The ICMJE (http://www.icmje.org/faq_clinical.html) has reviewed the following registries and are certain that they meet the above criteria as of January 2006.
In addition to the above registries, starting in June 2007 the ICMJE will also accept
registration in any of the primary registries that participate in the WHO International
Clinical Trials Portal (see http://www.who.int/topics/clinical_trials/en/).
How do I register a trial with ISRCTN?
If you wish to register through ISRCTN, access the on-line application at http://www.controlled-trials.com/isrctn/submission/ . You can log-in immediately and register your trials. Once the form has been submitted, you will get an email confirming receipt of your application, which you may print out for your records if you wish. The ISRCTN editorial office will then check whether the application is eligible. An administrative charge will then be requested – the 2011 rate is £167 per trial. All users will have permanent free access to the information in the ISRCTN Register. If you have any questions about the registration process, please feel free to email firstname.lastname@example.org
Does the local Research Ethics Board need to approve the study before it is registered?
No. The ClinicalTrials.gov registry allows for trials to be registered 'pending' ethics approval. However, once a trial has been approved by the REB, the registry must be updated with the REB approval number.
The McMaster-affiliated REBs expect that PIs will register and will continue to update the registration information (e.g when the trial is complete or results are published).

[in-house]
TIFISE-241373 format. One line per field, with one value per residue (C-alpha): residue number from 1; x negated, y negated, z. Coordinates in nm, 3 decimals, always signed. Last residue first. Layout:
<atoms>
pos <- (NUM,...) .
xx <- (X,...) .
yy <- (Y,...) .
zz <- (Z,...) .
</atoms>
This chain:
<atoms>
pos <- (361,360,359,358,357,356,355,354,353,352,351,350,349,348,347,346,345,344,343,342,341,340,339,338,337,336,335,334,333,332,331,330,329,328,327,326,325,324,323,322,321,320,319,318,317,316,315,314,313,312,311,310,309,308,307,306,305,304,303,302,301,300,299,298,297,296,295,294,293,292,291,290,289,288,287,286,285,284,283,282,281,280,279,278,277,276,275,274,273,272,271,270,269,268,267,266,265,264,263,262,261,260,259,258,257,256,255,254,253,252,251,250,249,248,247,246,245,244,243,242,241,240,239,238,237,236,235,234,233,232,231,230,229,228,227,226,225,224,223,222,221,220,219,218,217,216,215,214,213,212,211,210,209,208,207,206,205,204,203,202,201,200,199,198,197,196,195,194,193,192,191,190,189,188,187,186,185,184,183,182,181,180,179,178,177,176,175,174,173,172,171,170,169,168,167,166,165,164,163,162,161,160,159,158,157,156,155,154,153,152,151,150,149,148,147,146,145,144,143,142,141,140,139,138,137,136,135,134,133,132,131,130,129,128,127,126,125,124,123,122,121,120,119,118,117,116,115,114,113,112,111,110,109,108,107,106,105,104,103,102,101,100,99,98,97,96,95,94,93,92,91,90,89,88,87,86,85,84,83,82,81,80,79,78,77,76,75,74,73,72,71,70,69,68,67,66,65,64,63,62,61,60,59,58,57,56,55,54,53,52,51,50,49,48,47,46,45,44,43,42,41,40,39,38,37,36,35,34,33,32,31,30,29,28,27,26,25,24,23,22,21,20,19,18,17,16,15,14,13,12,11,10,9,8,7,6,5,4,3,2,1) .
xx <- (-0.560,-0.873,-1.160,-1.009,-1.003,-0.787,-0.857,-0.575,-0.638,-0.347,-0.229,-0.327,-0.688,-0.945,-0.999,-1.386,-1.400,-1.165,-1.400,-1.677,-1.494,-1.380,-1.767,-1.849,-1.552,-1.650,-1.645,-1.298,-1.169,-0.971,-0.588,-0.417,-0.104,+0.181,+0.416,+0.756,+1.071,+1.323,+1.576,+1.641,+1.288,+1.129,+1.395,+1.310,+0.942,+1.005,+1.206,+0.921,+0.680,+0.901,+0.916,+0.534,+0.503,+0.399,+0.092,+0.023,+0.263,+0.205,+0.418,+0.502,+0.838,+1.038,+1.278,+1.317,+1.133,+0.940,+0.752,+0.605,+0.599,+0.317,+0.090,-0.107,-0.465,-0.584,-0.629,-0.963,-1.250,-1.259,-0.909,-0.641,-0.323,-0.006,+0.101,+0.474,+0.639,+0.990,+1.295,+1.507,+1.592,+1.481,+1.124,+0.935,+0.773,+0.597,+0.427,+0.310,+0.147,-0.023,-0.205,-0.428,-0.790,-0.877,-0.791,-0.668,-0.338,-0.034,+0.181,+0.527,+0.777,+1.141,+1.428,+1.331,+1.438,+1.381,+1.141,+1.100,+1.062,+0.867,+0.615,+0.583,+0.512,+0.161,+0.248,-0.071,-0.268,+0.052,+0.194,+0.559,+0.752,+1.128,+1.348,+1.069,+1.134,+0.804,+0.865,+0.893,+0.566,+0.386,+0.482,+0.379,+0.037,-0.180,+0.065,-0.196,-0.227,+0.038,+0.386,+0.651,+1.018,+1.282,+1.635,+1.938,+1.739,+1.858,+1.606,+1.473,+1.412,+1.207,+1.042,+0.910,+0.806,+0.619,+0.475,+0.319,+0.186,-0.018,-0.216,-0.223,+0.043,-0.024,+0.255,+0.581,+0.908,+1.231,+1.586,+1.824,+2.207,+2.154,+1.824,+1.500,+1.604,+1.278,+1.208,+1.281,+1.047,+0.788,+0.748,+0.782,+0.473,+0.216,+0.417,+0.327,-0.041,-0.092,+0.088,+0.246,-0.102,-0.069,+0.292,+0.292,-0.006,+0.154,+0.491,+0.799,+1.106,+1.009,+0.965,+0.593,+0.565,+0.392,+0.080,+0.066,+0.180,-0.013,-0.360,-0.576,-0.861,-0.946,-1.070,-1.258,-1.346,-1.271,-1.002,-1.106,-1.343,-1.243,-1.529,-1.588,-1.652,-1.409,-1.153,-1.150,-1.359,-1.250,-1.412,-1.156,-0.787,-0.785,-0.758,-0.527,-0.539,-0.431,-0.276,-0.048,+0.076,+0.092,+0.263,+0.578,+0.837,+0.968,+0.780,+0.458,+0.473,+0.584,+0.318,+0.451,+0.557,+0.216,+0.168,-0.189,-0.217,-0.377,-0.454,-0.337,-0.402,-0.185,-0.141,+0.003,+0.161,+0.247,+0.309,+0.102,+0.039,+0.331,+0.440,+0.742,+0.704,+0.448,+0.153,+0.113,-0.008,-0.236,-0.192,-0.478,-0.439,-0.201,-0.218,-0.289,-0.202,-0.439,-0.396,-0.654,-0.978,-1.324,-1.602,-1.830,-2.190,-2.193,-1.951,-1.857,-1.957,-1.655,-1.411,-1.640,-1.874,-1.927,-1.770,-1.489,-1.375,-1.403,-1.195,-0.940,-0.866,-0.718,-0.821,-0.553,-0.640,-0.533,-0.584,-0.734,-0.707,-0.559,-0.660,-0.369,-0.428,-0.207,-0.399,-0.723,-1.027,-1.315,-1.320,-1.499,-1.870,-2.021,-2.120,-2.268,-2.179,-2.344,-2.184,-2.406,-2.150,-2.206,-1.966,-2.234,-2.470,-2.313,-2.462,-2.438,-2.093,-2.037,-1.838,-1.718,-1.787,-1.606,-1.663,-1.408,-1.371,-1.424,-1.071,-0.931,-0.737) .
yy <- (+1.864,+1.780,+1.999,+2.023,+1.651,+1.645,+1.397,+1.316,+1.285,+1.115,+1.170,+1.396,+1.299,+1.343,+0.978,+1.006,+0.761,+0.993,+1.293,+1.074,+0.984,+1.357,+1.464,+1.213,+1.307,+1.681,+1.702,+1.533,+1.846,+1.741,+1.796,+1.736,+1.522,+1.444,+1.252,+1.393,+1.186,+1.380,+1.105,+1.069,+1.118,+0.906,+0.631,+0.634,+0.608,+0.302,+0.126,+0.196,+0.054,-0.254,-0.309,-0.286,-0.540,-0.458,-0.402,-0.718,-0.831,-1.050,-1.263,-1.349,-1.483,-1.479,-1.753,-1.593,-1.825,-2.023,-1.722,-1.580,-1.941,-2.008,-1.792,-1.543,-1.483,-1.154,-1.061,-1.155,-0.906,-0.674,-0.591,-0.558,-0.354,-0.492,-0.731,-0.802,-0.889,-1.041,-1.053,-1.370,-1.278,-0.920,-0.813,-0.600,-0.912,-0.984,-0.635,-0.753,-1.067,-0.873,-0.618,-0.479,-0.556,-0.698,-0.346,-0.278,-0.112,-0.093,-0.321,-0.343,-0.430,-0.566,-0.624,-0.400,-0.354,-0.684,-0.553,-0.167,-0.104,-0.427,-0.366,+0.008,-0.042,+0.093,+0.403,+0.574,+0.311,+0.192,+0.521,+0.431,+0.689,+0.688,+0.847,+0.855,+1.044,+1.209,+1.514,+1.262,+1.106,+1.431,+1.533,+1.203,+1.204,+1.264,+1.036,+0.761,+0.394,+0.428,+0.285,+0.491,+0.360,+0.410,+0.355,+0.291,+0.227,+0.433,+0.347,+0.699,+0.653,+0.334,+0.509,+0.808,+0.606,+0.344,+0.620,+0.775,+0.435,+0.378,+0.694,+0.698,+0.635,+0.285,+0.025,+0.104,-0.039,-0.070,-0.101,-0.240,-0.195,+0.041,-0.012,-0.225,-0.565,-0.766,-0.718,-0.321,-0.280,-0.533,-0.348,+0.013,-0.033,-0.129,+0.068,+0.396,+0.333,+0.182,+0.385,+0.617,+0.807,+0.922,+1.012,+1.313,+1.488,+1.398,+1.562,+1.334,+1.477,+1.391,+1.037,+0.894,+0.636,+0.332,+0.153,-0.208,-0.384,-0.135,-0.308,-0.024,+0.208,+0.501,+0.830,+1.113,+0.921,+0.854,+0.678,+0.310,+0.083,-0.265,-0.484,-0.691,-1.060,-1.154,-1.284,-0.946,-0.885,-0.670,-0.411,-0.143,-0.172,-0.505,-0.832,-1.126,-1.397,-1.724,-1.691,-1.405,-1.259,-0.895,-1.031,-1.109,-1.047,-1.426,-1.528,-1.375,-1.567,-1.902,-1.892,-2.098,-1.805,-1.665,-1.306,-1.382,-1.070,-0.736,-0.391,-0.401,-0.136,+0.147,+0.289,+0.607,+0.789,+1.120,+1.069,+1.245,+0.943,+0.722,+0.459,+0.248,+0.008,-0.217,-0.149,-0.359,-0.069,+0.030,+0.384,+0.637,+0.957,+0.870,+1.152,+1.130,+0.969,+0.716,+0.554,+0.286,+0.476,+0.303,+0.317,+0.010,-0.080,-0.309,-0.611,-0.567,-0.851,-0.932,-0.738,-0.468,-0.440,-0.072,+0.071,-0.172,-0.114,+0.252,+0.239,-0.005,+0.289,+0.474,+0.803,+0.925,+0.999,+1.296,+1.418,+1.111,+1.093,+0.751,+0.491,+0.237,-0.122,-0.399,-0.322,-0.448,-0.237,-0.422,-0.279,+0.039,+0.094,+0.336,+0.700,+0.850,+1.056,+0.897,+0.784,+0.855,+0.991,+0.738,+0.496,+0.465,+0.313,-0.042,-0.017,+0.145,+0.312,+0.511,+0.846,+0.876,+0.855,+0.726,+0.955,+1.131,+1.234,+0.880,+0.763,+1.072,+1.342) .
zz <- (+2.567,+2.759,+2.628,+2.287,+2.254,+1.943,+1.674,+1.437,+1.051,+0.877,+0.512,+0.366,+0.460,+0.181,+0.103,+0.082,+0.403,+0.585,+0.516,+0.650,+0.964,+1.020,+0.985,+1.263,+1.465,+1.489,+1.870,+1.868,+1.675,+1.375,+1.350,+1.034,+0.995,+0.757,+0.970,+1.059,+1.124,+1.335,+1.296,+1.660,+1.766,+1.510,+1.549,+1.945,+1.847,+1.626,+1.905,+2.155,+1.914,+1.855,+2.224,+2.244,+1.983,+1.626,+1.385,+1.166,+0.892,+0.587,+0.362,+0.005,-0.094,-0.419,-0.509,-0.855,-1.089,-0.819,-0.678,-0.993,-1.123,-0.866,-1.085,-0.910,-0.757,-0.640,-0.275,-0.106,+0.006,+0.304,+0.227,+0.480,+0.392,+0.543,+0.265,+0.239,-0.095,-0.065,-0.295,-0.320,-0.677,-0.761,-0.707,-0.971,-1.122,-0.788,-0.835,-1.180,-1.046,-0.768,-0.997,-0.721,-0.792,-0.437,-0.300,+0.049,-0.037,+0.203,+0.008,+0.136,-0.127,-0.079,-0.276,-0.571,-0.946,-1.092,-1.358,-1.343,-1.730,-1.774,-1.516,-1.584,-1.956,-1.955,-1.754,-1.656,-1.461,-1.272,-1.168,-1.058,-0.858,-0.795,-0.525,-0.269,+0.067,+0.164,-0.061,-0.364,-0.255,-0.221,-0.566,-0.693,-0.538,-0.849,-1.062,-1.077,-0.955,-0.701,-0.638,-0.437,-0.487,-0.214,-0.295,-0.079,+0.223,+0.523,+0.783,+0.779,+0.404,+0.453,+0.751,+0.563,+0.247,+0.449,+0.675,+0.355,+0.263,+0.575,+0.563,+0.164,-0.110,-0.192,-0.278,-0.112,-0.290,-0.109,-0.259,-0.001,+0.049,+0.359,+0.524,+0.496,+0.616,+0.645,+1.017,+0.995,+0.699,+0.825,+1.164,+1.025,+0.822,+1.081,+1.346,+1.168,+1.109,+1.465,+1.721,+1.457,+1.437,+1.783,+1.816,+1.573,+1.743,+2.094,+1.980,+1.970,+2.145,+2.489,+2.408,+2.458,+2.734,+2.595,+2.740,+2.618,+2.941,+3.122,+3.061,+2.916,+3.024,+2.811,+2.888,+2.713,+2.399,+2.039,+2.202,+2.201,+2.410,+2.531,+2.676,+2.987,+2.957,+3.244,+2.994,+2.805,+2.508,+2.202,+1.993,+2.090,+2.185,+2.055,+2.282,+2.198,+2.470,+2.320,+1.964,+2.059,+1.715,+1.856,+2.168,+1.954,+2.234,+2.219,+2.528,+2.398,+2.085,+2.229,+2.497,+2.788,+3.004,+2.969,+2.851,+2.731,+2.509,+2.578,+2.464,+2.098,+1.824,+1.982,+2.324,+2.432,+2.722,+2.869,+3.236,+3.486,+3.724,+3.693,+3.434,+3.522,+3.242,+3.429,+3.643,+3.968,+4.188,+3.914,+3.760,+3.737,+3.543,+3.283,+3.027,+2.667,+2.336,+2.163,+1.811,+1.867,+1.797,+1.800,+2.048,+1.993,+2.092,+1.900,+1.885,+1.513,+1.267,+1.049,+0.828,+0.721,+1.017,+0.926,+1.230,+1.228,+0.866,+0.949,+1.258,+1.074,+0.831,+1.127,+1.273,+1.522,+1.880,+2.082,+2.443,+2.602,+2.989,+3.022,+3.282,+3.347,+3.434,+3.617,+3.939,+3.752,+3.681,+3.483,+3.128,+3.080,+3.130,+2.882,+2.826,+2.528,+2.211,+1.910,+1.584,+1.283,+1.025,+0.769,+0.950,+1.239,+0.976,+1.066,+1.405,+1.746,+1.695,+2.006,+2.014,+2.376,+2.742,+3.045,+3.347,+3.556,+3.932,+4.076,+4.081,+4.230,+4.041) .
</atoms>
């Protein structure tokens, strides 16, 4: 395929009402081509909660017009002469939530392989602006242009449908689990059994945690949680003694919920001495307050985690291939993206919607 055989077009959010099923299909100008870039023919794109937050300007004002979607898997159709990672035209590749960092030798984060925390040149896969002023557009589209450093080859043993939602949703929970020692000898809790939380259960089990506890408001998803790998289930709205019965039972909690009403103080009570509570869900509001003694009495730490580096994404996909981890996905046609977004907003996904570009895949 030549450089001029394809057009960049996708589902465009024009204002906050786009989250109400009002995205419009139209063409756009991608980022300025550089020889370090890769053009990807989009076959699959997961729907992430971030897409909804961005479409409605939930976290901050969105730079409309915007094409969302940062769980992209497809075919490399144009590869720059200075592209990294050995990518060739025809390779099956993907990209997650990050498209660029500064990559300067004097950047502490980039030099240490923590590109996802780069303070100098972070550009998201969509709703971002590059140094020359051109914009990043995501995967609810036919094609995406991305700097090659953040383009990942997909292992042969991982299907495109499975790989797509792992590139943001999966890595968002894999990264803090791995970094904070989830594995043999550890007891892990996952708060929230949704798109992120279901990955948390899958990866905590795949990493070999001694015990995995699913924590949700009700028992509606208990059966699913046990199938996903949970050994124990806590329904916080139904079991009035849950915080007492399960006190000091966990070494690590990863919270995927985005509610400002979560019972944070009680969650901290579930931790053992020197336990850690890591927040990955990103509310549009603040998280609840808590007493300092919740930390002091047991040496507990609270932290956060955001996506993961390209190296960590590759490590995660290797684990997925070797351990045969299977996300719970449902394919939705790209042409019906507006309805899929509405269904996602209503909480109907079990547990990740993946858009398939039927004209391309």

The Application for REB Review now includes a section asking whether a clinical trial has been or will be registered. If there are no plans to register the trial, the PI is asked to justify why registration is not planned.
What about CIHR-funded RCTs and the TCPS2?
PIs of CIHR-funded randomized controlled trials, please note that with the publication of the December 2010 version of the Tri-Council Policy Statement: Ethical Conduct for Research Involving Humans (TCPS-2) http://www.cihr-irsc.gc.ca/e/43756.html previous CIHR policy re trial registration has been superseded. The TCPS-2 addresses registration in Chapter 11 http://www.pre.ethics.gc.ca/eng/policy-politique/initiatives/tcps2-eptc2/chapter11-chapitre11/#toc11-1b , and calls for registration in any WHO/ICMJE approved registry. The premise of the WHO ICTRP Platform is that unless government (or other) requirements mandate it, a clinical trial should only be registered once in a WHO/ICMJE registry http://www.who.int/ictrp/trial_reg/en/index1.html.
TCPS-2 Article 11.3 states: Clinical trials shall be registered in a registry that is compliant with the criteria set by the World Health Organization (WHO)http://www.who.int/ictrp/en/ or International Committee of Medical Journal Editors (ICMJE)http://www.icmje.org/update_sponsor.html as of November 2010. Researchers shall provide the REB with the number assigned to the trial upon registration.
Who is responsible for registering a trial?
Industry-sponsored trials - Where there is a contract between the industry sponsor, the host institution, and the PI, then the industry sponsor should register the trial. Before enrolling study subjects, every PI should ensure the industry sponsor has registered the trial. The PI should also check the registry to ensure that all ICMJE minimal data set elements are included in the registration.
Investigator-initiated trials -
(a) Where industry has supplied the study drug or grant funds, the trial should be registered by the lead PI, through the sponsoring institution (e.g. McMaster, Hamilton Health Sciences, or St. Joseph's Healthcare, as the case may be).
(b) Where the trial is either unfunded or funded through a grant from CIHR, non-profit sources, or internal sources, the trial should be registered by the lead PI, through the sponsoring institution (e.g. McMaster, Hamilton Health Sciences, or St. Joseph's Healthcare, as the case may be).
NIH-sponsored trials - Where the trial is funded through an Institute under the National Institutes of Health (NIH) umbrella, then the Institute will register the trial.
Multi-site trials - Registration should be coordinated among the study sites and registered by the "lead sponsor" to avoid multiple registrations.